computations, but the process of translating from the language to code for a specific

computing device does not require Turing equivalent computation capabilities.)

The reason that this entered into my debate with Sal is because he, like many other people,

confused these two ideas. Because the DNA molecule can, in fact, perform Turing-complete computations,

you can view DNA (or, more generally, cell biochemistry) as a Turing-equivalent computing system. This

does *not* mean that cells *require* Turing-equivalent computational capabilities.

My argument with Sal is basically that Sal claims that the fact that DNA is Turing-equivalent means that life *requires* Turing-equivalent capabilities - which is another way of saying that *some part* of the basic biochemical processes that make up life are equivalent to a**Turing-complete** computation. But that is *not* true - it's an invalid implication. The fact that living things possess a component which is *capable* of Turing-equivalent computation

doesn't mean that living things *require* Turing-equivalent computation.

To say that life contains DNA, which is a Turing-equivalent computing system, is saying that

Turing equivalent computational capability is *sufficient* for life. It is *not* saying

that it is *necessary* for life. The latter is a *much* stronger claim, and requires

more evidence.

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First, a nitpick: you wrote Â«any Turing-equivalent/effective computing system can perform any computationÂ». Has Church's thesis been demonstrated? I'd have written Â«we have found no computational problems that can not be solved by a Turing-equivalent computing system, and we think that we never willÂ».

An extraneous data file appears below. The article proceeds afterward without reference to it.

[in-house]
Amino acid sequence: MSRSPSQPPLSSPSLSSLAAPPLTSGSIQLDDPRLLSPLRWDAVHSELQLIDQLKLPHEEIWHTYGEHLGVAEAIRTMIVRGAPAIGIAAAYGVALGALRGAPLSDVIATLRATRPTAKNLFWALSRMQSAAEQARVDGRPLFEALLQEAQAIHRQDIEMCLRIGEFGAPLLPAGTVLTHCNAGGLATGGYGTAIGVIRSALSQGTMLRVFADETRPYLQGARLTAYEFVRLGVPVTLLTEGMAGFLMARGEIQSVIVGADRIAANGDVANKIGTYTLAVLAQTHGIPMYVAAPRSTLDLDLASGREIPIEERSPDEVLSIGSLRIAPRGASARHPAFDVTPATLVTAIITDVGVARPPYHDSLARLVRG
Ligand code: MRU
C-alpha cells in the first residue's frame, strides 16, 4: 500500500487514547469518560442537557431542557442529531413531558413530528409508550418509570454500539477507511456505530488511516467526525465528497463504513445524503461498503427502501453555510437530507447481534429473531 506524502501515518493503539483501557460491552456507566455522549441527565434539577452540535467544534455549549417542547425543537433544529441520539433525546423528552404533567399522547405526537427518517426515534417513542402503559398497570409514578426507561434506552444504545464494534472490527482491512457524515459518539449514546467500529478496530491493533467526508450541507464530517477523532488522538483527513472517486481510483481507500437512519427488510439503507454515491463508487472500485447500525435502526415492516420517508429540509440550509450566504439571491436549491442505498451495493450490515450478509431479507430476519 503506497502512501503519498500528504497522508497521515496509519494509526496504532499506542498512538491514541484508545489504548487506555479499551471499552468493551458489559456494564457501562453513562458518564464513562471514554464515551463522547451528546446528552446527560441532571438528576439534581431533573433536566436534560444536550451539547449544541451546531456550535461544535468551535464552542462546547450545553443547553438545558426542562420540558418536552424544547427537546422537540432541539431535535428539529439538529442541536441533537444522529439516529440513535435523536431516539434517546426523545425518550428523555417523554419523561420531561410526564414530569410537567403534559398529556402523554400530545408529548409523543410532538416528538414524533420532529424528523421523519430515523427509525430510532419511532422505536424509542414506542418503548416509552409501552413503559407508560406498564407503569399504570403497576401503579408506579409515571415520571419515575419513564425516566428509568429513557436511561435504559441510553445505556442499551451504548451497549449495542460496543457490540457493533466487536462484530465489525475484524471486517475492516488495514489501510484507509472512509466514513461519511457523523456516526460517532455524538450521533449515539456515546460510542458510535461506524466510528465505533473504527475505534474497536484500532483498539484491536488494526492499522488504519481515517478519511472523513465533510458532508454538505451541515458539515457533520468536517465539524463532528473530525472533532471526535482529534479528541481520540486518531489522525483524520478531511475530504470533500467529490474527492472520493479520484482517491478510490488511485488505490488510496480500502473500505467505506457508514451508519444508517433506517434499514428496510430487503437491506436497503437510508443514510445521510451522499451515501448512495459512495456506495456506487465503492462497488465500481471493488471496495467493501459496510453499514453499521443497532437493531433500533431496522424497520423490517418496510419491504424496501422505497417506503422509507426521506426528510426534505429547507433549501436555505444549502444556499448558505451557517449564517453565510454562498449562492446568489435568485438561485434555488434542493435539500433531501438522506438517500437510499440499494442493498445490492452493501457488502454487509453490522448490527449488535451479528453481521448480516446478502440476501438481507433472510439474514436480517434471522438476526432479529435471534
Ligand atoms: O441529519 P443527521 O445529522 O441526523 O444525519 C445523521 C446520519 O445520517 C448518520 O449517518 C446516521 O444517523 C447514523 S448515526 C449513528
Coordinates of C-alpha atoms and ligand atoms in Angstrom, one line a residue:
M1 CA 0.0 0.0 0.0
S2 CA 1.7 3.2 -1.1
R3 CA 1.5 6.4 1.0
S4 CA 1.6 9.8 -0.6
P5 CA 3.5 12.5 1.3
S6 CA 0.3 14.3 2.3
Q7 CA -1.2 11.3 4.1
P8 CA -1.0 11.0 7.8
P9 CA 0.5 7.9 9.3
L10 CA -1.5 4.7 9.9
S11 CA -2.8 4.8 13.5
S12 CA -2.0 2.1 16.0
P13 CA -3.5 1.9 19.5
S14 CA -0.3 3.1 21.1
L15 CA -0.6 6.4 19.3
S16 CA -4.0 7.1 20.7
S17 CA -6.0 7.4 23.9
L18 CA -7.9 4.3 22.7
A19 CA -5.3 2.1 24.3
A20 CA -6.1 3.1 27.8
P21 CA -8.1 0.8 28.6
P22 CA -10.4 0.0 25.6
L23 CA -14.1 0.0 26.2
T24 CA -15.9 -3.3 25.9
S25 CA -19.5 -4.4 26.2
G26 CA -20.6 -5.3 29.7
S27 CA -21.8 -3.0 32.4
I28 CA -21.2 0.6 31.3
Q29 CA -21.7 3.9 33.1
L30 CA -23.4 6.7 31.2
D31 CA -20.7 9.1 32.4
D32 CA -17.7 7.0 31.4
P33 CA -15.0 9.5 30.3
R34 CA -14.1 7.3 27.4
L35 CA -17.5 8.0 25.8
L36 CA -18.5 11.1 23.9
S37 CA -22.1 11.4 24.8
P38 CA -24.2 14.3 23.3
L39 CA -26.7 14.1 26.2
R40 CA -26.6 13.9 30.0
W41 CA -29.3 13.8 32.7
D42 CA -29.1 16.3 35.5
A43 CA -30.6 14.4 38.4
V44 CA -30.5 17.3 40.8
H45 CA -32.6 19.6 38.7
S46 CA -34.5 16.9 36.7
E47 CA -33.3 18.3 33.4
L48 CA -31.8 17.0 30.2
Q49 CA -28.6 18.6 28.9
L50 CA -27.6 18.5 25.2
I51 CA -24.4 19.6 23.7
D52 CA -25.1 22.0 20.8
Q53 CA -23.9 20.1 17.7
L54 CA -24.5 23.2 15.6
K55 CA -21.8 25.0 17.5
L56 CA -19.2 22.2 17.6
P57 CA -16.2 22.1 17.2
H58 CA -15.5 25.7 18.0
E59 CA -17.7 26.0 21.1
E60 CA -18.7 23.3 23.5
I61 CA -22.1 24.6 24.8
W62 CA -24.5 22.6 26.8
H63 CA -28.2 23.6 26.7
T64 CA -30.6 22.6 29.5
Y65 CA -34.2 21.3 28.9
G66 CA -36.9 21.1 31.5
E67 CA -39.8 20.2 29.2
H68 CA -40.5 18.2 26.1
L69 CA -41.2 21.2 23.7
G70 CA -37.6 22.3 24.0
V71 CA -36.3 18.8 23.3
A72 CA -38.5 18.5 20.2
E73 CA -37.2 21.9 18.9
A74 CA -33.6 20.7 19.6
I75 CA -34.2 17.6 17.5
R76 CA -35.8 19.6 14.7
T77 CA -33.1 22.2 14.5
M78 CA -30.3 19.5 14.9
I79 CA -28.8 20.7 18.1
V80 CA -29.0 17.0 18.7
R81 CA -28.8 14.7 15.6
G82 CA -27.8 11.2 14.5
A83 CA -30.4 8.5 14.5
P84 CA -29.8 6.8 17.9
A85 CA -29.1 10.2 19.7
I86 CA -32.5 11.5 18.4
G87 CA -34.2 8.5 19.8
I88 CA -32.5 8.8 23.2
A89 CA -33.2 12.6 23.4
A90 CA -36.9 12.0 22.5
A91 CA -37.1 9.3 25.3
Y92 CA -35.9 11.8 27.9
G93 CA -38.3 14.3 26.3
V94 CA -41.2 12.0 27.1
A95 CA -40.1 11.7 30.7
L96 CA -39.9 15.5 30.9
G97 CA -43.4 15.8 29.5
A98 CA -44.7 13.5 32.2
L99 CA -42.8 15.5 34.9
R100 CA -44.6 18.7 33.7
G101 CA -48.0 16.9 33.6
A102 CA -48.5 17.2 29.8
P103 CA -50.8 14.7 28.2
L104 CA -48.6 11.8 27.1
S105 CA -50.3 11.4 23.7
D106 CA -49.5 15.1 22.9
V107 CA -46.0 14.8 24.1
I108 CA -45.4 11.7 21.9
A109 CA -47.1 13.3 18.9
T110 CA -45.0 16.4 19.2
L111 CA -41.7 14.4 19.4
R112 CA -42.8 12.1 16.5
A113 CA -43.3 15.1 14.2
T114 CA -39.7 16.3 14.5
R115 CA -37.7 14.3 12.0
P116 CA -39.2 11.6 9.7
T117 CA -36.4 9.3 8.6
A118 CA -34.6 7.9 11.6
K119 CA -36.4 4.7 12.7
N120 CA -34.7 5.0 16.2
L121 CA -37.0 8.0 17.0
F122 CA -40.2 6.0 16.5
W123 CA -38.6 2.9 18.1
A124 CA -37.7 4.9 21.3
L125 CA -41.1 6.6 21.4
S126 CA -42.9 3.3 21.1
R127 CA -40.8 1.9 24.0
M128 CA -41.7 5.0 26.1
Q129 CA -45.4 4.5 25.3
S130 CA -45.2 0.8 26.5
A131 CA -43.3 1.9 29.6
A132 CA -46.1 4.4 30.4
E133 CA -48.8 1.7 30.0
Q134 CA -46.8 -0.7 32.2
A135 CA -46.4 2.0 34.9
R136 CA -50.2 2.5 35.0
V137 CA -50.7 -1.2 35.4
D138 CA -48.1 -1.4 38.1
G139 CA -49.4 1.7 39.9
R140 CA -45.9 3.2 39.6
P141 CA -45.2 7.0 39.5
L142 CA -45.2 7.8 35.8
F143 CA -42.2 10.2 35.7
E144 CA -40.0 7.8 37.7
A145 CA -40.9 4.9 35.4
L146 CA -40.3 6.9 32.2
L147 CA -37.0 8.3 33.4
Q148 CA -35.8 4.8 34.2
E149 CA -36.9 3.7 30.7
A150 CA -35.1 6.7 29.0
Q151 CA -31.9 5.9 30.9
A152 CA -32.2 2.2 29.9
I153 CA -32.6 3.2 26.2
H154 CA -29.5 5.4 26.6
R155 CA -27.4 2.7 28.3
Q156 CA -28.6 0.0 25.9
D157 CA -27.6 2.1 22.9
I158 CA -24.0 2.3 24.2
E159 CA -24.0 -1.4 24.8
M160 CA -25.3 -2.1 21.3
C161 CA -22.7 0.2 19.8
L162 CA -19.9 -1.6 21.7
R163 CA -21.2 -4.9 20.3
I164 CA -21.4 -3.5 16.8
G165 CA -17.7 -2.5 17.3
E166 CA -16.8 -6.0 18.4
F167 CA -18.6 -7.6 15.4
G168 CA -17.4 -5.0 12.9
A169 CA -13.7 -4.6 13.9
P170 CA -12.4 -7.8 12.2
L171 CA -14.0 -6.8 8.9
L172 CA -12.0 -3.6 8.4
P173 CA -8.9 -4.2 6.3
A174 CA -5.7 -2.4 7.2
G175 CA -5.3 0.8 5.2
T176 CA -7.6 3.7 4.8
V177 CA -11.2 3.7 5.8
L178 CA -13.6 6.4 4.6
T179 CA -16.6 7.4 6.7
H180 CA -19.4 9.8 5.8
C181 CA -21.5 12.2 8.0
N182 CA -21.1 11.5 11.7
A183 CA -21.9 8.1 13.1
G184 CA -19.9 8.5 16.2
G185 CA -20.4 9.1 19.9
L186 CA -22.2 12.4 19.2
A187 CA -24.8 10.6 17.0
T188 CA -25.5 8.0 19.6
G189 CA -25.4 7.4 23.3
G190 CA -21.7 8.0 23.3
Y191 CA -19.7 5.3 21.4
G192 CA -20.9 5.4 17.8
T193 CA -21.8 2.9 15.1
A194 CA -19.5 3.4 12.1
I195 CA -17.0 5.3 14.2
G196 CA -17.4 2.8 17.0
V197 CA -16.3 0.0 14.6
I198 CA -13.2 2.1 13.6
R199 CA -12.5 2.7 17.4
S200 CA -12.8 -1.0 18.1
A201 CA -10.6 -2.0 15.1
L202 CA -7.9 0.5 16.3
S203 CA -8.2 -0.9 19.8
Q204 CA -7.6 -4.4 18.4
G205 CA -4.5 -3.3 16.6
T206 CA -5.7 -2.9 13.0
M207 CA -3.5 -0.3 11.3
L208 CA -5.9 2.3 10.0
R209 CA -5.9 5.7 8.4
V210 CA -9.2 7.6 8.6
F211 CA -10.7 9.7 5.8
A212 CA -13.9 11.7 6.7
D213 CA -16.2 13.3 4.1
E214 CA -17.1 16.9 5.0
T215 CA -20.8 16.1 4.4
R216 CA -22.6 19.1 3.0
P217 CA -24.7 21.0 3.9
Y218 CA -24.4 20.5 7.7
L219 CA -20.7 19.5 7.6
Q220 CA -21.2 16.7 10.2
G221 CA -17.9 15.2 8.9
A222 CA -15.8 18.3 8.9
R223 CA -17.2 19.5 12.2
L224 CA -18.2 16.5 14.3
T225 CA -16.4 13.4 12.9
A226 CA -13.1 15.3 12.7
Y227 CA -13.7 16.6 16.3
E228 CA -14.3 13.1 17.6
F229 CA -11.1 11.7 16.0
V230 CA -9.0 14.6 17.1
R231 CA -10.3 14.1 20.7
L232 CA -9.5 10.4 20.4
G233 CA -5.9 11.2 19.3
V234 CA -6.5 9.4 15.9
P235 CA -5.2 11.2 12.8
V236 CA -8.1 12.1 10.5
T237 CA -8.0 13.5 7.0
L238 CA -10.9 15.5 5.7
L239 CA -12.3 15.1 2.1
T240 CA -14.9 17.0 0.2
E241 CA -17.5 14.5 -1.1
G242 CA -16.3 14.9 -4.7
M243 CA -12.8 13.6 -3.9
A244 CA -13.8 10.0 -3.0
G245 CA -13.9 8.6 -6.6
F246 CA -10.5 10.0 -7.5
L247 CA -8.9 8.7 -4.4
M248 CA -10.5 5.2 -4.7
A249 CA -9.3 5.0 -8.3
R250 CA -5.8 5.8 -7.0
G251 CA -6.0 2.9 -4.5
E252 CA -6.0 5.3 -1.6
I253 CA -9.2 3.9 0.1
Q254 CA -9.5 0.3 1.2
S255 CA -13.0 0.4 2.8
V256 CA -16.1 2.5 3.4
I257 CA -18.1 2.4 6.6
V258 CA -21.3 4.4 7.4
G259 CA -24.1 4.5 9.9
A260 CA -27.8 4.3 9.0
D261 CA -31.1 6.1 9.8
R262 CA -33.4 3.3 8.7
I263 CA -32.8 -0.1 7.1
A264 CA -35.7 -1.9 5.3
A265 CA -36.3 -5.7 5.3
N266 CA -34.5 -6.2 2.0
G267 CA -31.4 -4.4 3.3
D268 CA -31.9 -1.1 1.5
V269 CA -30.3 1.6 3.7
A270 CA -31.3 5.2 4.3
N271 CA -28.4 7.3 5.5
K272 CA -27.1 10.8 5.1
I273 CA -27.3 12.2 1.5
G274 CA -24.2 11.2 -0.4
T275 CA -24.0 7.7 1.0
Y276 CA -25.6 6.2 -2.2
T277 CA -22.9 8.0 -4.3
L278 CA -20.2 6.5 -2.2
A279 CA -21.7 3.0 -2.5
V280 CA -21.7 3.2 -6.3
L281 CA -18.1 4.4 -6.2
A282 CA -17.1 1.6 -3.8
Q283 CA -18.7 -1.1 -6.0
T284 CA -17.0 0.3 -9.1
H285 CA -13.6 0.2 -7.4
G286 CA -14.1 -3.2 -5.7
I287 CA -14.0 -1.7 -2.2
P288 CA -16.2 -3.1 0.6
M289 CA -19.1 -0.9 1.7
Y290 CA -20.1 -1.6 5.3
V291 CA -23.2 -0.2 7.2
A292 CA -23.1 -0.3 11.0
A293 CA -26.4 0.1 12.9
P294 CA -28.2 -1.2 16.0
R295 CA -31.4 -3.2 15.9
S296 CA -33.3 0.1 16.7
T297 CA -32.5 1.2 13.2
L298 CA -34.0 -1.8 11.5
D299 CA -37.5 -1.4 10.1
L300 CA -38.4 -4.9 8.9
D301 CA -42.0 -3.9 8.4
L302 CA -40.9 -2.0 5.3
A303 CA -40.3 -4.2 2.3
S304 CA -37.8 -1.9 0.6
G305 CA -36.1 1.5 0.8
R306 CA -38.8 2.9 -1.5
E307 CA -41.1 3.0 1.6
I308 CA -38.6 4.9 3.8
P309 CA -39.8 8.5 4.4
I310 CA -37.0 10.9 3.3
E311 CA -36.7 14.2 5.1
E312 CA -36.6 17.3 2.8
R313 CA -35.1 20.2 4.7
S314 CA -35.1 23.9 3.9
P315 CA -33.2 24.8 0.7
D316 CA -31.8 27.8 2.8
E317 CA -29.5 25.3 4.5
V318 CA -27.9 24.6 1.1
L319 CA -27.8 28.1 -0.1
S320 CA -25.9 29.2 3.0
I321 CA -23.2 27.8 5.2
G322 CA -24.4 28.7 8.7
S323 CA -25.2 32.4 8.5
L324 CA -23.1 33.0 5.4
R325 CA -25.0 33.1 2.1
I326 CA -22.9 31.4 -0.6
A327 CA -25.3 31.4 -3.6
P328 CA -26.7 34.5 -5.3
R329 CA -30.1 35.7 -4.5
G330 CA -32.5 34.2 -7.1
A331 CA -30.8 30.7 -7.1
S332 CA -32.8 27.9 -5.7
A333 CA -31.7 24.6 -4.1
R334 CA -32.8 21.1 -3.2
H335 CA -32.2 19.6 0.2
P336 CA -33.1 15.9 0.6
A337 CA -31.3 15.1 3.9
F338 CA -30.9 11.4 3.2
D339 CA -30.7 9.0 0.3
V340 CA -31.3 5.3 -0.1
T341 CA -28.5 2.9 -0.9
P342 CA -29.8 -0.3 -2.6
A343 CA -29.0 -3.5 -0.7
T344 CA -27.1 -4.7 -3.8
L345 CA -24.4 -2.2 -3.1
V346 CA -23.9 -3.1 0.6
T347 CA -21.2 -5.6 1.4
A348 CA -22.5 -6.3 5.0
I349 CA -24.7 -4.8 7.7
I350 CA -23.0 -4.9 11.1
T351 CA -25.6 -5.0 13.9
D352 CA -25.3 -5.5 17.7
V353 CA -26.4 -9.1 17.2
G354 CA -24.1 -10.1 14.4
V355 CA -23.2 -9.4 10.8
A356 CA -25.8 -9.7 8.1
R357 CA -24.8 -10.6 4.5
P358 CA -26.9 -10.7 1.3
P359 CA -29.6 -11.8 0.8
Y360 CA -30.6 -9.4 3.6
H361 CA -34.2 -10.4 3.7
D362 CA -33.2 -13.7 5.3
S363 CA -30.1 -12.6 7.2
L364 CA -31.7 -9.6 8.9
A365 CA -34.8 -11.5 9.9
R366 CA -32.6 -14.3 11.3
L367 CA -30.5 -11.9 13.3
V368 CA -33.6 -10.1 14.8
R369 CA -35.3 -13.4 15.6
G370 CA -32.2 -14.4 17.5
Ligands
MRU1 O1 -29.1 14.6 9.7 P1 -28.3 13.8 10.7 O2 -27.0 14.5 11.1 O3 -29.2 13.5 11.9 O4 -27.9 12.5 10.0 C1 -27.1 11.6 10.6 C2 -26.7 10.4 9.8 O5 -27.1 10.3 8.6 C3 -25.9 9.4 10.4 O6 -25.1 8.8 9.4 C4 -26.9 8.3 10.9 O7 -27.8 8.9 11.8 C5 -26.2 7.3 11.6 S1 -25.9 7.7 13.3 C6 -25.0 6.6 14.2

Second, to show a sample of languages that can require a Turing-complete compiler, I'll call on C++ (without the artificious limitation on the recursion of template instantiation), Haskell, any derivation of typed lambda-calculus... in pratice, anything whose type-system is Turing-complete (cfr. Curry-Howard's isomorphism)

dakkar:

I didn't think getting into the theoretical worries about

the Church thesis was appropriate for the post.

I know that C++ compilation is Turing complete as a result of the template instantiation rules. (Which is, in my opinion, a wretched botch of language design... Taking a language construct that was originally designed for a rather weak version of parametric types, and expanding it into an

ugly functional programming language orthogonal to the basic language underneath is just *wrong*).

I thought that Haskell and friends were NP-hard, but not Turing complete. I know that for SML, the logic that underlies the type system are constrained enough that type inference can be NP-hard in some pathological cases, but is pretty fast in most common ones. I was under the impression

that Haskell's type system retained the NP-hard properties of ML-style Hindley-Milner type inference. Do you have any references to where I can see what about Haskell's type system makes it TC?

I'd like to request a segue from this topic into quantum computational classes. IIRC, this came up a few months ago with regard to whether quantum computation lets you do "super-Turing" tasks.

Re Church's thesis: I concur, that's why I wrote Â«nitpickÂ»

Re C++: I couldn't describe it better than Â«wretched botchÂ» ;-)

Re Haskell: I may well be wrong. It's just that (as far as I understood, and keep in mind I left my PhD in computer science after the first year), once the type system allows recursive types, you can have a full lambda calculus inside of it, which should be resolved at compile time...